Tuesday, February 8, 2011

Choosing your first SLR

Following my last post on a compact vs. an SLR; this post will help you choose your first - that is - if you have decided an SLR is right for you.

I will follow up with another post for all those who have opted for a point and shoot camera, with some tips on how to choose which model suits your needs.

So you've decided you want to buy yourself an SLR. Before your excitement and fervor explodes through the roof, and you run out and buy the first SLR you can get your hands on, sit down and have a good long think. Unlike a simple compact camera, SLRs are a different breed, so before you commit yourself and splash out the cash do your homework!

SLRs come with a price tag, and how much you would like to spend is the first question you should ask yourself. Also keep in mind that after a couple of months you will also be looking into upgrading the kit lens that comes with your camera, and you need a variety of accessories such as filters, a camera bag, lens hoods, a spare battery etc.
Canon's entry level SLRs start from 460 Euros including a standard 18-55mm kit lens, whilst the semi-pro models start from 1,100 Euros including the standard 18-55mm kit lens.

What do you need your camera for?
The next step is to narrow down your options by thinking about what you will be using your camera for. If you will be using it for general shooting, such as the outdoors, family events and outings, and travel memoirs, an entry-level model such as the EOS 1000D or the EOS 550D is sufficient.
Shooting subjects at high speed, such as sports or action photography will require a very fast camera with a high frame rate, whilst if you will be shooting in low light you will need a camera with the best possible high ISO performance.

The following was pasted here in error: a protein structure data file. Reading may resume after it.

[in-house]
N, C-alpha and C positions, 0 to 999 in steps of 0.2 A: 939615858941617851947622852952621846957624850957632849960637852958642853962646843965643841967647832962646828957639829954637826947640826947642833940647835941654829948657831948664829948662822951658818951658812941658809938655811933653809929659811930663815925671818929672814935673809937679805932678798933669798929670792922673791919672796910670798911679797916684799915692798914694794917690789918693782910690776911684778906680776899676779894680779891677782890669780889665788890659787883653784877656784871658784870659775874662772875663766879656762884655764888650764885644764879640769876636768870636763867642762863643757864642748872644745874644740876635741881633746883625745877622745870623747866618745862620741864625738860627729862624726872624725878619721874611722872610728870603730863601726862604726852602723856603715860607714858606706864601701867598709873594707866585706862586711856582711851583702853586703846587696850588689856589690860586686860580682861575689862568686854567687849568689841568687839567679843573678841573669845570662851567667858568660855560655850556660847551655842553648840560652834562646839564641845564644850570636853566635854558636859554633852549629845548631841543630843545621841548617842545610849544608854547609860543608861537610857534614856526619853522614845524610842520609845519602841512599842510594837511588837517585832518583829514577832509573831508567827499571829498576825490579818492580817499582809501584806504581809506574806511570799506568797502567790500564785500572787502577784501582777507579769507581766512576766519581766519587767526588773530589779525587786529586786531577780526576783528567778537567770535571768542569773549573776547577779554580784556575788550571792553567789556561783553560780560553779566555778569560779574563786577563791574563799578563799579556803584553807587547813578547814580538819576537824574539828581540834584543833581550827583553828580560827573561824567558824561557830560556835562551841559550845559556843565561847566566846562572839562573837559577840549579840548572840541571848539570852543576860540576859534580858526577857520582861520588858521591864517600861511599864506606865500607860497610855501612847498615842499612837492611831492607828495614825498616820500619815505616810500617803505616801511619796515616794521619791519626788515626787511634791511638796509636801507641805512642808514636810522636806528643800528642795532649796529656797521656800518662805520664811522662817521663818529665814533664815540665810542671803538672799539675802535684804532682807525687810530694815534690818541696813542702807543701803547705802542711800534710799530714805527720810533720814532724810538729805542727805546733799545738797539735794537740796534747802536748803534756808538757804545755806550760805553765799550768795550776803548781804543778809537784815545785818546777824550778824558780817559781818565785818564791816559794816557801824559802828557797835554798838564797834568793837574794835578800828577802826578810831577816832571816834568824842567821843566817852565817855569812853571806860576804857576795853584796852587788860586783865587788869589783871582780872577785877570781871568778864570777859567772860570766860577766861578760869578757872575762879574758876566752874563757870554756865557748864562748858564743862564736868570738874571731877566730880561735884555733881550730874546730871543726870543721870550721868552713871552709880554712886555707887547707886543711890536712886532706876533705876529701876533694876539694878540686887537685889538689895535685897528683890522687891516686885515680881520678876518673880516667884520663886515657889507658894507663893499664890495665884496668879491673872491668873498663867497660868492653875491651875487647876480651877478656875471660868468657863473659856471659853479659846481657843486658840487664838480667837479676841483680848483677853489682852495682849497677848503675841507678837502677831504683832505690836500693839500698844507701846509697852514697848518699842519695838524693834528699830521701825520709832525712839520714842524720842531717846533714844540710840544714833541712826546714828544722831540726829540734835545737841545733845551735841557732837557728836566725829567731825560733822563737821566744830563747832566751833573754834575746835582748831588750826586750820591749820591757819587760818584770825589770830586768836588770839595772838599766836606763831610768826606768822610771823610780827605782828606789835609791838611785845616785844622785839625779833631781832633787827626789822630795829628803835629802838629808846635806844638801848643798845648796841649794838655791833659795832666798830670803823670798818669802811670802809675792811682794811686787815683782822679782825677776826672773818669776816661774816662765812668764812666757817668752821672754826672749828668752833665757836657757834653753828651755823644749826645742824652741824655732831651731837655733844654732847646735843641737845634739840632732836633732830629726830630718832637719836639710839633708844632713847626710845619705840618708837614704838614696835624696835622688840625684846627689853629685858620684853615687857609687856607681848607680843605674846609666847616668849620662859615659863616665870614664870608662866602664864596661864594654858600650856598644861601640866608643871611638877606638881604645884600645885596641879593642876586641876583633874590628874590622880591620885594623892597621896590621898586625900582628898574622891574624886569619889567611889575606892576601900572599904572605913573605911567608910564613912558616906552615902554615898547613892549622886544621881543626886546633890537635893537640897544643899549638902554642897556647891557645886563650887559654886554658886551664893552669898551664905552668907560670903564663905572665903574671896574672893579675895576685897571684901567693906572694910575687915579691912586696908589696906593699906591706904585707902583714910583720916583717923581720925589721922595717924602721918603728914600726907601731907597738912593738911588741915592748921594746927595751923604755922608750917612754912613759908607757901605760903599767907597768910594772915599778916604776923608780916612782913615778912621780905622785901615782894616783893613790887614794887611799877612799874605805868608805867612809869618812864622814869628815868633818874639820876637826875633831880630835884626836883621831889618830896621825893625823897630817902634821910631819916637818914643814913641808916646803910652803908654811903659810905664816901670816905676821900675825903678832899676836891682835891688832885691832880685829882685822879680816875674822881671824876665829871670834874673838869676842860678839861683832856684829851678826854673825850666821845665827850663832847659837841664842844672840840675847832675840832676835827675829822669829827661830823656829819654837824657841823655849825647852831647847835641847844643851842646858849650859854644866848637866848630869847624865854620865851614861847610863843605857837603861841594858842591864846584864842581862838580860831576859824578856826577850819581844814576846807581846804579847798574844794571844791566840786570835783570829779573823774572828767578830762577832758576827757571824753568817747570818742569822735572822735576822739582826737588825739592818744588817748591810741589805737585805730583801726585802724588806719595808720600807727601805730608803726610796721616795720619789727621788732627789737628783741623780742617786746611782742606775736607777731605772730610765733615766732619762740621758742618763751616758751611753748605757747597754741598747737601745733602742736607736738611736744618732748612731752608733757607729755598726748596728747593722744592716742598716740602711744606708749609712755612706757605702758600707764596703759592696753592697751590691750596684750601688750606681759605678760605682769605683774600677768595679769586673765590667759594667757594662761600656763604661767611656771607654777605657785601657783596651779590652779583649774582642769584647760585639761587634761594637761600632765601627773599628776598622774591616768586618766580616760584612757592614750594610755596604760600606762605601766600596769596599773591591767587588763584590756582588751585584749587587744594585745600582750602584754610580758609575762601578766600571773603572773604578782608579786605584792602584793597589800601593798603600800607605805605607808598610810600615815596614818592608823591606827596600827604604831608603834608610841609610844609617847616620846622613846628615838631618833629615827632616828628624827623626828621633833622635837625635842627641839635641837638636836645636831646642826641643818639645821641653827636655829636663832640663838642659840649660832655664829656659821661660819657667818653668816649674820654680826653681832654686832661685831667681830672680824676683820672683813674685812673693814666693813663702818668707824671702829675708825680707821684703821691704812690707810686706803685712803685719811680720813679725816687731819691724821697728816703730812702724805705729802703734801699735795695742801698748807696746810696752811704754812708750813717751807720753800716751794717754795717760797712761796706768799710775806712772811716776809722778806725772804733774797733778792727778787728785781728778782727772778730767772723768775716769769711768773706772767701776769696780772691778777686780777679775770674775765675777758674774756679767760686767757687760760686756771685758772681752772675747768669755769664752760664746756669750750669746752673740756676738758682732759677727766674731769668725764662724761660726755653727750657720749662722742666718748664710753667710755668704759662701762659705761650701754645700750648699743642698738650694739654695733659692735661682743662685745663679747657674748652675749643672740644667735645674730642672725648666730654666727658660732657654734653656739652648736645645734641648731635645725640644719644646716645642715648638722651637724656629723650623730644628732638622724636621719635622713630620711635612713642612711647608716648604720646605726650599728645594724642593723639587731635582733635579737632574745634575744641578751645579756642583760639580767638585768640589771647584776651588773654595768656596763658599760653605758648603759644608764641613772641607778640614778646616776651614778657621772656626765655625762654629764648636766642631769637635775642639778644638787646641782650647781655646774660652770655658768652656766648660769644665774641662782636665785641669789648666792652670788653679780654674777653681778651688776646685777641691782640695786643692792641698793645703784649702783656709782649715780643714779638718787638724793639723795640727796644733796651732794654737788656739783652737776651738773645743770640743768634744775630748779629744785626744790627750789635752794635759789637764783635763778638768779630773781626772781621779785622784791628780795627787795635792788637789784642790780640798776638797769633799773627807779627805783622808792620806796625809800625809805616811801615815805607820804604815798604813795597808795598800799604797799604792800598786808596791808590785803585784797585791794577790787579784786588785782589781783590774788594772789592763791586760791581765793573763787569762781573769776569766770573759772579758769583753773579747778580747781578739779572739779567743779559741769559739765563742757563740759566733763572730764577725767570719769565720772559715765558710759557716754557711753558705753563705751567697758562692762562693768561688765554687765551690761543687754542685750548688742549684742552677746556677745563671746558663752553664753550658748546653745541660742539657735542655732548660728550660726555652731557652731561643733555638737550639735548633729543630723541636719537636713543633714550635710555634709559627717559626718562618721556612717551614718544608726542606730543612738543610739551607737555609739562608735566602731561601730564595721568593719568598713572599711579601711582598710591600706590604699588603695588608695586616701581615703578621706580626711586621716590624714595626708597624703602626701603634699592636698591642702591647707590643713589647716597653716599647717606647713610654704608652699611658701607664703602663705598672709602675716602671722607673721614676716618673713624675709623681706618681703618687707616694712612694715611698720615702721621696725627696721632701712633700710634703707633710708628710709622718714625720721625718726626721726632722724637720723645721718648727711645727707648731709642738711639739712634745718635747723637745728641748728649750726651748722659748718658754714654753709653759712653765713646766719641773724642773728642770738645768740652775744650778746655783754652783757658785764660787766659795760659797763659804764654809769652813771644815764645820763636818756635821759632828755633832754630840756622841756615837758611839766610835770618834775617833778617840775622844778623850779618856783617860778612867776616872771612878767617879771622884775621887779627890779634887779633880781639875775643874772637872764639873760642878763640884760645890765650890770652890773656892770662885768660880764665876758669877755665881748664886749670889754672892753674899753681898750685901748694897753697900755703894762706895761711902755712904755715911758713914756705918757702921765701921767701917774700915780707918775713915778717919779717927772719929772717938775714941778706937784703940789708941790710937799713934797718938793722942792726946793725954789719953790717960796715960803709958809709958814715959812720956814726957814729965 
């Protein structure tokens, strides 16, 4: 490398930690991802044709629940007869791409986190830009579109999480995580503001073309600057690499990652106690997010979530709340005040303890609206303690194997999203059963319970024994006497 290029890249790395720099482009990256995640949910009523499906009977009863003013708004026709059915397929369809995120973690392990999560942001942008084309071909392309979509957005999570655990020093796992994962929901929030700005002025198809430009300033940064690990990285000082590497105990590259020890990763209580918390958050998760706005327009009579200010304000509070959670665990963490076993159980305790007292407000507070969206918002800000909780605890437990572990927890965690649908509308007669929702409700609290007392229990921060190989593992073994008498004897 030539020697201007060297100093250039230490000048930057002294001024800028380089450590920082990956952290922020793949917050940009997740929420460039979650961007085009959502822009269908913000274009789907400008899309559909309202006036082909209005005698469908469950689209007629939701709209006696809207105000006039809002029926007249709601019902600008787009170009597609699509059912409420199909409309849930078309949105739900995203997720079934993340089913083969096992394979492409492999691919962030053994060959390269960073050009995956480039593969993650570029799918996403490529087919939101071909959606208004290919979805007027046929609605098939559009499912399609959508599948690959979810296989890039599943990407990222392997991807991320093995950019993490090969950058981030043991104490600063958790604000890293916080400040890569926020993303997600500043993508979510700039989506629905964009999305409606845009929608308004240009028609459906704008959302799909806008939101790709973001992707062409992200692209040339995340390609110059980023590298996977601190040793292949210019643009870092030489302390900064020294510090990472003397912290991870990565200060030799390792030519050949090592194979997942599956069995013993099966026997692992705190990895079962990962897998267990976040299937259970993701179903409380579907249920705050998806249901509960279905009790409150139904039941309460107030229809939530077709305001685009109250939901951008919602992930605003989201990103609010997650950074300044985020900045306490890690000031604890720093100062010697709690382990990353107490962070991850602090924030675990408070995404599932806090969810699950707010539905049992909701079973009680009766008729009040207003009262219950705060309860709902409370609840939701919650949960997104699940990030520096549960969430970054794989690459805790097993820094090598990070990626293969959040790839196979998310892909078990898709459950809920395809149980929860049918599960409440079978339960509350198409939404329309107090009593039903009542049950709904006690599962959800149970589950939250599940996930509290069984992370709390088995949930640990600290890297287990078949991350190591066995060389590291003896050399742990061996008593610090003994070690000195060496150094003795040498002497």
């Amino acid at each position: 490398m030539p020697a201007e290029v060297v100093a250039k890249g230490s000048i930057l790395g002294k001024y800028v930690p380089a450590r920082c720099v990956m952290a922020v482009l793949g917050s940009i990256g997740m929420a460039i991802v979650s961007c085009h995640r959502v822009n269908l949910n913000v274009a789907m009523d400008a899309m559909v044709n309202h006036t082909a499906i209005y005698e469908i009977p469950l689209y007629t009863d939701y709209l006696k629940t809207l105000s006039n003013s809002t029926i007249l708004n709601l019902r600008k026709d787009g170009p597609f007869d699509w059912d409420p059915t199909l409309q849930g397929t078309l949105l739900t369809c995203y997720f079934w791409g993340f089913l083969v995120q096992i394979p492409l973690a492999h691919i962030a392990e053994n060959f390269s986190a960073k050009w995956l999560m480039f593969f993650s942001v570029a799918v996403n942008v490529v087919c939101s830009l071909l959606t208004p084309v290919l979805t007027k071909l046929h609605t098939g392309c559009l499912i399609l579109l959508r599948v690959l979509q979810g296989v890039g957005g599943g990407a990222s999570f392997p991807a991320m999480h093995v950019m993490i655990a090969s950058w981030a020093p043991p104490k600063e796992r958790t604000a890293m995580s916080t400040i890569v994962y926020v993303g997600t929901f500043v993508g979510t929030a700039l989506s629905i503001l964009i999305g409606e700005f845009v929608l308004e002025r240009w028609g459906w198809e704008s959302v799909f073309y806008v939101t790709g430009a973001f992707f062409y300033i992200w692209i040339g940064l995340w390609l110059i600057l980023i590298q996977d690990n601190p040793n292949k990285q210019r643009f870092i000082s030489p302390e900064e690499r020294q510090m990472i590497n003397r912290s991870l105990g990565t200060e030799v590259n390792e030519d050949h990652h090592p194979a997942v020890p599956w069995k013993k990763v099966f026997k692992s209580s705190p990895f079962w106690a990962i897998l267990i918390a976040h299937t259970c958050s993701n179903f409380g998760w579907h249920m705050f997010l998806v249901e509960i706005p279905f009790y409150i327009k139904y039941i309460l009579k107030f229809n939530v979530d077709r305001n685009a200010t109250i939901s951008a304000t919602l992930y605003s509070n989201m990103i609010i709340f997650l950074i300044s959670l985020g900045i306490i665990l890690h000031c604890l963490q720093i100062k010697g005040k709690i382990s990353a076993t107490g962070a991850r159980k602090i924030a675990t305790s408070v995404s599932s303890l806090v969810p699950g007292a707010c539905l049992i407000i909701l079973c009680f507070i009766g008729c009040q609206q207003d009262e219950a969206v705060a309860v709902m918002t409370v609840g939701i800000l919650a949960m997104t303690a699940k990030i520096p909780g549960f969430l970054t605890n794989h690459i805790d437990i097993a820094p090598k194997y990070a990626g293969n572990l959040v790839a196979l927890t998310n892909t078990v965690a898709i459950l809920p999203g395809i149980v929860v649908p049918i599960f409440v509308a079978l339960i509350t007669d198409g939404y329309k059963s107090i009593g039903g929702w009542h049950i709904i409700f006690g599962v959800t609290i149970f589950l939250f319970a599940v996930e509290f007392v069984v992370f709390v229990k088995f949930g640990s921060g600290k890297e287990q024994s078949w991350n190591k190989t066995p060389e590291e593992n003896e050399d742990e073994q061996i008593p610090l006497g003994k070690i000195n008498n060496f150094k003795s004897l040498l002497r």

Canon EOS 60D - 5.3 fps (frames per second); maximum ISO 12800
Canon EOS 7D - 8 fps; maximum ISO 12800
Canon EOS 5D II - 3.9fps; maximum ISO 25600
Canon EOS 1D IV - 10fps; maximum ISO 25600

Size and weight
SLRs are bulkier and heavier than their compact counterparts, however there is a difference between the different SLR models too. If you want a light SLR, I suggest you go for the entry level models.

Sensor size
Something else to consider is the size of the sensor. The terms 'crop sensor' and 'full frame' come up when one talks about image sensor size - I will elaborate on this in another post as it is a bit too complicated for the scope of this one. In general, full frame sensors really shine when it comes to image quality and high ISO performance, however their downside is they cost quite a bit.

Whilst entry-level models are much easier on the pocket, they do tend to date quicker than the more expensive pro models. Do you see yourself grasping photography and wanting to upgrade to a better model with more features? This may be hard to answer, but it does pay better in the long run to invest in a little more into a model you can grow into.

Other features you might like
Vari-angle LCD: easy shooting from high or low angles, available in the EOS 60D
Auto mode & scene modes: if you enjoy your easy and lazy 'auto' button on your compact and/or want an array of shooting modes, such as portrait, sports, night, macro etc, aim for a 1000D, 550D, or 60D, as the higher end models do not have them.

With so many points to consider, the most important thing is that you decide what you want from your camera. Make a list of all the features which are important to you and gradually start pinpointing at the models which interest you. If you have any questions at all, please feel free to post them here, we will be more than happy to help!


  1. Money.. that's the only problem :(

  2. Luckily our SLRs are very well priced :-) The EOS 1000D + 18-55 costs 460 Euros